The European Securities and Markets Authority has published final draft Technical Standards on the provision of investment services and activities in the EU by third-country firms under the Markets in Financial Instruments package. Amendments that were made to the MiFID II package under the Investment Firm Regulation and Directive require, among other things, third-country firms providing services to all types of clients to provide ESMA with further information. In addition, ESMA has increased powers over third-country firms providing services to eligible counterparties and per se professional clients, such as the ability to conduct on-site inspections and impose product restrictions or prohibitions. The revisions will apply from June 26, 2021.
Following its consultation launched in January this year, ESMA has submitted the following Technical Standards to the European Commission for endorsement:
- draft Regulatory Technical Standards on the information for registration of third-country firms and the information to be reported annually by third-country firms registered with ESMA;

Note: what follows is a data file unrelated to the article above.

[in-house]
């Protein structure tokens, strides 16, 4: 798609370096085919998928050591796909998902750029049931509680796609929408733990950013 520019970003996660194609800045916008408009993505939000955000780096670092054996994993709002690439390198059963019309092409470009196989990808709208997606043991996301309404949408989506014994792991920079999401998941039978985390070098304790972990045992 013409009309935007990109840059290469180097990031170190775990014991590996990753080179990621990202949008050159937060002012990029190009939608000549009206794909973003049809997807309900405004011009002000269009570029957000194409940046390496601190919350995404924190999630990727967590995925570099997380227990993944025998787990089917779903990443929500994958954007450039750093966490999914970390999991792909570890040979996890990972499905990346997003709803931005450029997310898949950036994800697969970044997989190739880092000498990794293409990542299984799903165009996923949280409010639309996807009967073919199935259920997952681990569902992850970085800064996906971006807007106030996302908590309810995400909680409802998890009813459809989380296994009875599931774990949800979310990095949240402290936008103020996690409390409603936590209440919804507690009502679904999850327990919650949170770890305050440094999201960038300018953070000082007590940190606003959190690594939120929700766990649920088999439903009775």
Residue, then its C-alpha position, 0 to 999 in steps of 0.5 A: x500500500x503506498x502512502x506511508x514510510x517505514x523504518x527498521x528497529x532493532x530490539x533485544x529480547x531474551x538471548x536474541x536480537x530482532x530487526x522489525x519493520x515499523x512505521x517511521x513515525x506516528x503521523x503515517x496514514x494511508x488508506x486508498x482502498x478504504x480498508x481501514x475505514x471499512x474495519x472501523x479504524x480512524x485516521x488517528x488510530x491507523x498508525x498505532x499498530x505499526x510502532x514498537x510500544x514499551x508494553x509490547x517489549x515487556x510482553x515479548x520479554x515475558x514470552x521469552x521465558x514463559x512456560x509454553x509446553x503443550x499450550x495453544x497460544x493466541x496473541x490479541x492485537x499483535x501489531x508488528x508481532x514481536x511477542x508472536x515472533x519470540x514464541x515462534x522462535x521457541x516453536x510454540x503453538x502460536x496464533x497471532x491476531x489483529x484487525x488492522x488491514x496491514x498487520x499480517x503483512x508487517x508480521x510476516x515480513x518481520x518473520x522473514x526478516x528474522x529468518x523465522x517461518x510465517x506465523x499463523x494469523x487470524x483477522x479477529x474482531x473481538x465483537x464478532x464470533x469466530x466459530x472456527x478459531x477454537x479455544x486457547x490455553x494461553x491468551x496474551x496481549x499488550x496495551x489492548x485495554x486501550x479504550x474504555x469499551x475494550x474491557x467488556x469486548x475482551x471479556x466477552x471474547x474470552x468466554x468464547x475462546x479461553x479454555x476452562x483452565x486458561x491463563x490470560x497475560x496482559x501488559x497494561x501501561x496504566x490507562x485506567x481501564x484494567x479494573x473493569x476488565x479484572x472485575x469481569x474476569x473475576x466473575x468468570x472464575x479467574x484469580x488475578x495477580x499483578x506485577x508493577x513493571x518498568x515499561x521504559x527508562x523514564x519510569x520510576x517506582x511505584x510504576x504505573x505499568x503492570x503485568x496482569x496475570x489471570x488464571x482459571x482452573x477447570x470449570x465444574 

- draft Implementing Technical Standards on the format of applications for registration of third-country firms and the format of the information to be reported annually; and
- draft ITS on the format of the information to be reported annually to national regulators by branches of third-country firms.
The final draft RTS have been amended substantively from the consultation version. Many of the changes reflect the feedback provided to ESMA regarding the scope of the information requirements. ESMA has amended the text to clarify that much of the information only relates to the third-country firm's operations and activities in the EU. However, some of the requirements arguably go beyond the mandate that ESMA is given in MiFIR, which aims to facilitate ESMA's obligation to monitor third-country equivalencies as opposed to granting it powers to supervise third-country firms. For example, ESMA is still requiring information on the global turnover of a third-country firm. In addition, ESMA has not considered whether a more proportionate reporting regime would be applicable to smaller less complex firms that do not present the same level of risk as the large investment firms.
View ESMA's final report and final draft Technical Standards.
You may like to view our client note on ESMA's consultation on the draft Technical Standards, "ESMA'S Post-Brexit Regime For UK Investment Firms—'Equivalence' Or Direct Regulation?"